Ellen Hackl Fagan, of Odetta gallery and Elizabeth Garvey, of Garvey|Simon gallery are pleased to present Flower Power, featuring works by six contemporary artists exploring flora in a wide range of media. The two gallerists share a common aesthetic and are co-curating this exhibition. Artists include: Christopher Adams, Jackie Battenfield, Daisy Craddock, Sally Gil, Mel Prest, and Sung Won Yun.
Flowers, gently seductive in their ability to indelibly imprint upon us memories of first meetings, euphoria, and romance, inspire wonder. Flower Power explores both the materiality of flowers through different artistic media, and the entanglement of biological and emotional phenomena they represent. The six artists shown represent a variety of artistic practices, including ceramic, works on paper, and acrylic, and demonstrate the full spectrum from abstraction to realism. Each artist attends to the duality of their subject, offering up an array of technical innovations with which to capture the physicality of flora, and a diverse perspective on flora’s symbolic charge. Flower Power at once enhances and unravels the romance of its muse.
Christopher Adams’s ceramic sculptures play on the concept of adaptive radiation, whereby a pioneering organism enters an untapped environment and then differentiates rapidly without departing too much from its original form. While they have a biomorphic quality, the natural habitat for Adams’s sculptures is fantasy. His most recent iteration of the organism is suggestive of hibiscus flowers, although rendered in varying shades of gray. Ranging from a deep charcoal to blue-tinged pearl, the sculptures hover like specters over their terrain and appear frozen in time.
Jackie Battenfield is known for her luminous paintings and prints of flora. Her works explore her fascination with qualities of color and transparent veils. Her use of Mylar creates a bridge between painting and photography, as the fluid paints lie on the surface of this synthetic film. Because the Mylar does not absorb the paint, the pigment ebbs and wanes across the pictorial plane, evoking the fragility of flower petals. Almost photogram-like in their appearance, her works at once point back to and give new life to Edo-period Japanese screen paintings.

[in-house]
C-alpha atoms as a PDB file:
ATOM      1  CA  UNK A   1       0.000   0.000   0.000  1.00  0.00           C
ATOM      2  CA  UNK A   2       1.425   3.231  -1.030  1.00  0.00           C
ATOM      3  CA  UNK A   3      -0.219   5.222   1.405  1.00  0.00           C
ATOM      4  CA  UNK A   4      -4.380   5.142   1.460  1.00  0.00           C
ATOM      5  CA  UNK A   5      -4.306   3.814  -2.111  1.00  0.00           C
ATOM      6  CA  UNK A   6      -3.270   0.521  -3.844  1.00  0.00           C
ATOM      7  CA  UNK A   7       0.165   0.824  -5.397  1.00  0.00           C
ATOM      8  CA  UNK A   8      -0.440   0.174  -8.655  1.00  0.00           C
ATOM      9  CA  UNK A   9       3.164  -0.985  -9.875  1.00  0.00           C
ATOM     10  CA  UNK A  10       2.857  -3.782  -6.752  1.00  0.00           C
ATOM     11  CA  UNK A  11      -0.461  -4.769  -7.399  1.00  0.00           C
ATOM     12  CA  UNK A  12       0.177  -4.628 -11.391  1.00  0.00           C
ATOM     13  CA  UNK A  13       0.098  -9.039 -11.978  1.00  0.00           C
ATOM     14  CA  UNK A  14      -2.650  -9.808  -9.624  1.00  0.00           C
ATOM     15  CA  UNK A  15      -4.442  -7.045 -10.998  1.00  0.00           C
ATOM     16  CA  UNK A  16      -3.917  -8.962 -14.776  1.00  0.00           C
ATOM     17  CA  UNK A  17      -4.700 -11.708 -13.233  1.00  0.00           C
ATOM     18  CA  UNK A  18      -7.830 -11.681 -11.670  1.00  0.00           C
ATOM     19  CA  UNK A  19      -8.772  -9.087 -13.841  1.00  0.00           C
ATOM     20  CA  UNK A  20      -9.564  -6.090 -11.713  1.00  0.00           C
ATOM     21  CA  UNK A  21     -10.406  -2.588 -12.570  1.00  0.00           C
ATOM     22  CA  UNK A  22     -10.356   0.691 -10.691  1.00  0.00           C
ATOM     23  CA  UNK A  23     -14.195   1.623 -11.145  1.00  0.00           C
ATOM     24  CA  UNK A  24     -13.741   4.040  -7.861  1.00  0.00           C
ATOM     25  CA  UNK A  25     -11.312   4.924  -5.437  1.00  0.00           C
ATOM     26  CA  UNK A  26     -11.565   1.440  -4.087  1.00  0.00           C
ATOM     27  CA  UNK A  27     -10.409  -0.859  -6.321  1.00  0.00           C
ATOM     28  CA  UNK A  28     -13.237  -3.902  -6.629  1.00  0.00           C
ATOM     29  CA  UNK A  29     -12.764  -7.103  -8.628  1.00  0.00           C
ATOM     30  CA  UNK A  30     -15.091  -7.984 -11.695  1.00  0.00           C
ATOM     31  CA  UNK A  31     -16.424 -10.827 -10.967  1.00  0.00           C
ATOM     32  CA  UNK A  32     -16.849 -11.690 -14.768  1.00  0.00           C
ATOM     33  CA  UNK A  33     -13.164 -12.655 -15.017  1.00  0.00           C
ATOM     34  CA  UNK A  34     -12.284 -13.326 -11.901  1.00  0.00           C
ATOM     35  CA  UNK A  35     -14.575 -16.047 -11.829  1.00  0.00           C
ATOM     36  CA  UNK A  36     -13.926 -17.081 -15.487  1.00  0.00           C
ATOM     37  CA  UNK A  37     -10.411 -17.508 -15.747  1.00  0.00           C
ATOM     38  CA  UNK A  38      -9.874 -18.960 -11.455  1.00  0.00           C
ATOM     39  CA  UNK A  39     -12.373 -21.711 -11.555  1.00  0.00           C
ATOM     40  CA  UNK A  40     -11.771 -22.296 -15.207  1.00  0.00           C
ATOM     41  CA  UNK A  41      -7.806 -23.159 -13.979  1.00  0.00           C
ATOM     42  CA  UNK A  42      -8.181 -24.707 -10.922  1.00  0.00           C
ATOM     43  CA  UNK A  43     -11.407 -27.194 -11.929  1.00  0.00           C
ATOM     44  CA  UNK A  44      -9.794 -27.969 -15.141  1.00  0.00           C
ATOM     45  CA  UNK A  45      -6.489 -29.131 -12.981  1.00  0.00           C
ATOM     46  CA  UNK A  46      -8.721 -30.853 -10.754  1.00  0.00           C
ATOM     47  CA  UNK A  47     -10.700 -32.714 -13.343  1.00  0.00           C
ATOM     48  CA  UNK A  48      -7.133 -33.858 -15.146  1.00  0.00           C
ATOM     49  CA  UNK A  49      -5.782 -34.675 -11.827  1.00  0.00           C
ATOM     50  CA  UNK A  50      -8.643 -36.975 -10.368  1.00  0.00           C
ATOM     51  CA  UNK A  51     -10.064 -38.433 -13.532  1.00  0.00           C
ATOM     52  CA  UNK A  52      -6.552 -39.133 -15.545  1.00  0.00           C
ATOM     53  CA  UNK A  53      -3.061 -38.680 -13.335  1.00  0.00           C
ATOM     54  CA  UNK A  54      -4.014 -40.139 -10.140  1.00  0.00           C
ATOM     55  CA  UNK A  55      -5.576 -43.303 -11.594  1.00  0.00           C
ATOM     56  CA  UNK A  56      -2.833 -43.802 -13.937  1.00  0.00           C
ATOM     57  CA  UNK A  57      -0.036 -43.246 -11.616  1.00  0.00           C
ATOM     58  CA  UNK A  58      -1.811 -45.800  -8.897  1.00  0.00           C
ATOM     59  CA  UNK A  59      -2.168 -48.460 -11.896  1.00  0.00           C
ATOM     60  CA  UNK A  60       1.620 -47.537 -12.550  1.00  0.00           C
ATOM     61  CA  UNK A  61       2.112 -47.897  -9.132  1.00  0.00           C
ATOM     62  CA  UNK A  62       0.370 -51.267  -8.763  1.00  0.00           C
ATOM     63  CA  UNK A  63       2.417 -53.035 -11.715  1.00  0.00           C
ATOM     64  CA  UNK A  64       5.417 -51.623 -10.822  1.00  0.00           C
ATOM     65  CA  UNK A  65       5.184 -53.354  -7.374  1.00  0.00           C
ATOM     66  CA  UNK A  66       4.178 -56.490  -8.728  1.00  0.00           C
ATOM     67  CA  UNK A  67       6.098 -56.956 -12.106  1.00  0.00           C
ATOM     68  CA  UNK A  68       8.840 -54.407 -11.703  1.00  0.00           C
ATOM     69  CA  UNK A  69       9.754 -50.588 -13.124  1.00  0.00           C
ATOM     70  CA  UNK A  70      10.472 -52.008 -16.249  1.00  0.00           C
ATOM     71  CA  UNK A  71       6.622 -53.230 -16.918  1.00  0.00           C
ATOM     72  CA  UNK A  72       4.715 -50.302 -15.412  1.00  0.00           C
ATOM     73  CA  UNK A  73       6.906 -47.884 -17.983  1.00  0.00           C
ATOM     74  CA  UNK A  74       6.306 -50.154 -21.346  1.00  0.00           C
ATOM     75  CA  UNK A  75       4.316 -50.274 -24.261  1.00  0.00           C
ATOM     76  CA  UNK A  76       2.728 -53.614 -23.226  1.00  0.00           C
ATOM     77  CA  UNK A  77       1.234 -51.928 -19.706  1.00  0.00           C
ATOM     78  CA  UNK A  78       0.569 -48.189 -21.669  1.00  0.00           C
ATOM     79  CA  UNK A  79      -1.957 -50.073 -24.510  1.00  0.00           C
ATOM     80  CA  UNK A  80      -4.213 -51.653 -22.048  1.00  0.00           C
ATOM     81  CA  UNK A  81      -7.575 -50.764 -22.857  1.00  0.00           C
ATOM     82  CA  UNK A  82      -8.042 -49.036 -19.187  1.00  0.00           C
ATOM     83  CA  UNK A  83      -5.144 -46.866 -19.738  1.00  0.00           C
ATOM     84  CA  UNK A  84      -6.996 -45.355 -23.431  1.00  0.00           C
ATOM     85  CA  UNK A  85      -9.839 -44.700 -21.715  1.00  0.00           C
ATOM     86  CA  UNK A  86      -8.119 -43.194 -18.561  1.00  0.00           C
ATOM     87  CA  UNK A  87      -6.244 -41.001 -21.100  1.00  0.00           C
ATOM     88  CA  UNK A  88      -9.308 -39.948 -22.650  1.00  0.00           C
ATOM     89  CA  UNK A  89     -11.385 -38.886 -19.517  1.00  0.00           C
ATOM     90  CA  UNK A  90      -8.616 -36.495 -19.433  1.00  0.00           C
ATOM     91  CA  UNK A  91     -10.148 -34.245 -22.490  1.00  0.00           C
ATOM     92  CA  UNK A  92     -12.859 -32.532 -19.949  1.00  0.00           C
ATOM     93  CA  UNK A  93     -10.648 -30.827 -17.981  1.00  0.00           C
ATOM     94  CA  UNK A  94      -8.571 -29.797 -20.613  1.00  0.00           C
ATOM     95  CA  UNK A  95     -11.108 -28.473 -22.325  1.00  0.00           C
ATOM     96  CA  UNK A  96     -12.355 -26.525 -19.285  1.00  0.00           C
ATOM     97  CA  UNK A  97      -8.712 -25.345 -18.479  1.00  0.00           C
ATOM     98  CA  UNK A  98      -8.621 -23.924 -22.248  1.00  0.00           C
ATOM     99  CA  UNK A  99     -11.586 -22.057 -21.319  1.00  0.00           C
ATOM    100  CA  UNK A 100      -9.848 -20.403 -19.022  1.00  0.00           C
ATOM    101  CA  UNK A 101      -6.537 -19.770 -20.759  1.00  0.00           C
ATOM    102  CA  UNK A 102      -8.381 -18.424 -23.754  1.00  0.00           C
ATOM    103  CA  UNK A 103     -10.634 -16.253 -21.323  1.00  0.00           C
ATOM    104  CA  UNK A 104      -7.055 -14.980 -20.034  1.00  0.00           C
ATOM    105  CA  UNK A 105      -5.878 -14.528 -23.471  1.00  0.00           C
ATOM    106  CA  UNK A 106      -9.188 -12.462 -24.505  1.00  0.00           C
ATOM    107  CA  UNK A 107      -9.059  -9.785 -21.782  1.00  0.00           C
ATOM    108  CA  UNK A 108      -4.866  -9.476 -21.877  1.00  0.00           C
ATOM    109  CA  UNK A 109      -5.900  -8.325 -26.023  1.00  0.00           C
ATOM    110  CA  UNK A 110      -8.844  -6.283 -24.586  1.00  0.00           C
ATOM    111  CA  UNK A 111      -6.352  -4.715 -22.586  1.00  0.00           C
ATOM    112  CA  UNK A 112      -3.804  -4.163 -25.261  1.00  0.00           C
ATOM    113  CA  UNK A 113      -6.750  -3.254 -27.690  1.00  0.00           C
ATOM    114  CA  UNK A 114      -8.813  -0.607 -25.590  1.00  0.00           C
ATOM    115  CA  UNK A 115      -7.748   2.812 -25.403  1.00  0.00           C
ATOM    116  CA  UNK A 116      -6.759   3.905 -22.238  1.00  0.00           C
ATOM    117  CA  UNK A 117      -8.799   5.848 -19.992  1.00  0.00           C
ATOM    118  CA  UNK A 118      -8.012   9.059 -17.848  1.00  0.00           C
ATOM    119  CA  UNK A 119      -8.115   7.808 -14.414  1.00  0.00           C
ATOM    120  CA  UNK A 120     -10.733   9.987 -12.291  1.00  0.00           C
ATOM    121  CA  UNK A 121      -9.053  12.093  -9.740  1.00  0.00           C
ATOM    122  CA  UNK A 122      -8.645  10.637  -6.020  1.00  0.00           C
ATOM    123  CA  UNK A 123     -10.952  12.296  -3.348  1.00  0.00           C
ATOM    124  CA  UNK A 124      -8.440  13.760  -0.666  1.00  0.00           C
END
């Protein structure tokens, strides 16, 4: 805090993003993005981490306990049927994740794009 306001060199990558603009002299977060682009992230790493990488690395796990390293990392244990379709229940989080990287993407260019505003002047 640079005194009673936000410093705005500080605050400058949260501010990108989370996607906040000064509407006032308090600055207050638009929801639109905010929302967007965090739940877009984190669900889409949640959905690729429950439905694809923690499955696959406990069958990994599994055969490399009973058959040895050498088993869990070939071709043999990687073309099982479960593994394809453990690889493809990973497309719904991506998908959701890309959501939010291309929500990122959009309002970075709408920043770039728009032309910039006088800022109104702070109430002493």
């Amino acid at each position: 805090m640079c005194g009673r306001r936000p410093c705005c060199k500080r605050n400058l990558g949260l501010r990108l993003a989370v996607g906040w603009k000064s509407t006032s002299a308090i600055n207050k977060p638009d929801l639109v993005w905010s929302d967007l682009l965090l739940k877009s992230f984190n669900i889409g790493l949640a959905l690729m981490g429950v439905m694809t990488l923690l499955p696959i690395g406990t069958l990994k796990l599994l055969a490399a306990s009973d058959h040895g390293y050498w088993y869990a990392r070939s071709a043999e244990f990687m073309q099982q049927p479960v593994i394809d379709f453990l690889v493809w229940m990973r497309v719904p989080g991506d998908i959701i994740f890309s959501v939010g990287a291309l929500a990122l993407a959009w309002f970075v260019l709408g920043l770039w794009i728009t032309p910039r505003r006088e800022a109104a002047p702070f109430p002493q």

Daisy Craddock uses oil pastel to create tactile diptychs of fruits, vegetables, and flora. Her interest in microcosm and macrocosm converge in this work, and offer unique glimpses of her subjects’ interior and exterior texture and color. Craddock’s diptychs take on a fresh scent with her morning glory series, Late Afternoon (3rd), and Morning (3rd). While the left sides of both works accentuate the rich, sumptuous depths of the morning glory’s indigo and violets petals, the right sides portray the gradation from pale yellow to corn blue in the interior of the flower. These color field studies challenge the boundary between abstraction and realism.
Sally Gil’s collages use floral imagery as a means through which to consider time. Not only do her works represent a process of organic accumulation, but they are coded with the lifecycle of the flower, as well. The convergence of these two temporalities is demonstrated in Inverted Black Hole, 2010. The lone daffodil sprouts from the fertilizer of past detritus and functions as a memento mori against the timeless void of the black hole. Her works are at once effervescent and weighted, nodding both to vitality and expiration.
Mel Prest explores color phenomena observed in landscapes and light. Her large paintings are about subtlety, creating tension with their attention to the all-encompassing atmosphere of the flowers’ surround—such as the scent of the evening and the kinesthesia of outdoor shape-spaces as they responded to temperatures and weather. Through hand-painted lines that become wobbly strata, and then accumulate into a soft geometry, Prest creates perceptual puzzles that tangle the illusion of two-dimensional space.
Sung Won Yun uses her highly methodical mode of abstraction as a means through which to represent biological processes over time. Her most recent body of work uses multiple layers of semi-transparent paper to concretize the experience of duration. Her drawings explore flora at a molecular level, utilizing the depth of her pictorial field to endow her subjects with an ancient, almost primordial age.